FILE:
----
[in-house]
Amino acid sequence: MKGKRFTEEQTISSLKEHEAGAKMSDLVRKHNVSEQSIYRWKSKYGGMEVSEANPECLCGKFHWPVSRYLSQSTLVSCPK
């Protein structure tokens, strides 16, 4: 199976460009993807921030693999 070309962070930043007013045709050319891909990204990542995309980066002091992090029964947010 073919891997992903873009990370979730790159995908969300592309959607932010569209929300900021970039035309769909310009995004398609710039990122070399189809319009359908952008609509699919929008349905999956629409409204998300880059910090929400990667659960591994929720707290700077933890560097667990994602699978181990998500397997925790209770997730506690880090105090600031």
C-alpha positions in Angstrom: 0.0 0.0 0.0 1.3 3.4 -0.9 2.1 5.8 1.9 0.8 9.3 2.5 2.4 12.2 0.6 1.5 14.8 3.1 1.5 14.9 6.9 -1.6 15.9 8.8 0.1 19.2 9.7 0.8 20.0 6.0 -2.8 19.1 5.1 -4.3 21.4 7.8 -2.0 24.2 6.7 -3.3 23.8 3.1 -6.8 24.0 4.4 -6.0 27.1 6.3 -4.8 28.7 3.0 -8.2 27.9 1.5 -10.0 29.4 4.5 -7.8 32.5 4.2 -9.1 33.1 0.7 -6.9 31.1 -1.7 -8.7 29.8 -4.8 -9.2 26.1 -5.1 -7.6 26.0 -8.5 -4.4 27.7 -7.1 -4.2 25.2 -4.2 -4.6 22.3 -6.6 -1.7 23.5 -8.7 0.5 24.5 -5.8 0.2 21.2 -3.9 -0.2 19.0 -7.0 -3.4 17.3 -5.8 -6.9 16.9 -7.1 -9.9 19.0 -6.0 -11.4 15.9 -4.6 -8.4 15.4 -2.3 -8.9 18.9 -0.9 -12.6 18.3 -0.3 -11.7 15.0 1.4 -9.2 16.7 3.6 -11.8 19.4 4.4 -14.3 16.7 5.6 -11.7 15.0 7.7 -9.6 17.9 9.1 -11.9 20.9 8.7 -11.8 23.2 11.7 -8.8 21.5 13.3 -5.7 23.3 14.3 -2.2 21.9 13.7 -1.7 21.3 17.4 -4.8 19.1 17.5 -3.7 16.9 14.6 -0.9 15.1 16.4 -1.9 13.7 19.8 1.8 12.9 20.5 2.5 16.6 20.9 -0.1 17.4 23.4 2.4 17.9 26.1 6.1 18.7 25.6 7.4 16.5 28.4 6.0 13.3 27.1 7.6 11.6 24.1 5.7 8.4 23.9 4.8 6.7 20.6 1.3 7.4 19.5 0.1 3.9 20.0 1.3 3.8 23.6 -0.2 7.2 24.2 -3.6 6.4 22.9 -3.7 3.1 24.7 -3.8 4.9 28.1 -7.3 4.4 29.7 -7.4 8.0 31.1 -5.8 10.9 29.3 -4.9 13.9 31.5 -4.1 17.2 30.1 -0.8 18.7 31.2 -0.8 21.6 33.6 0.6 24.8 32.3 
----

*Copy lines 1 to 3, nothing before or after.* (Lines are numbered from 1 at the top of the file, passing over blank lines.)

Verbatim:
[in-house]
Amino acid sequence: MKGKRFTEEQTISSLKEHEAGAKMSDLVRKHNVSEQSIYRWKSKYGGMEVSEANPECLCGKFHWPVSRYLSQSTLVSCPK
């Protein structure tokens, strides 16, 4: 199976460009993807921030693999 070309962070930043007013045709050319891909990204990542995309980066002091992090029964947010 073919891997992903873009990370979730790159995908969300592309959607932010569209929300900021970039035309769909310009995004398609710039990122070399189809319009359908952008609509699919929008349905999956629409409204998300880059910090929400990667659960591994929720707290700077933890560097667990994602699978181990998500397997925790209770997730506690880090105090600031």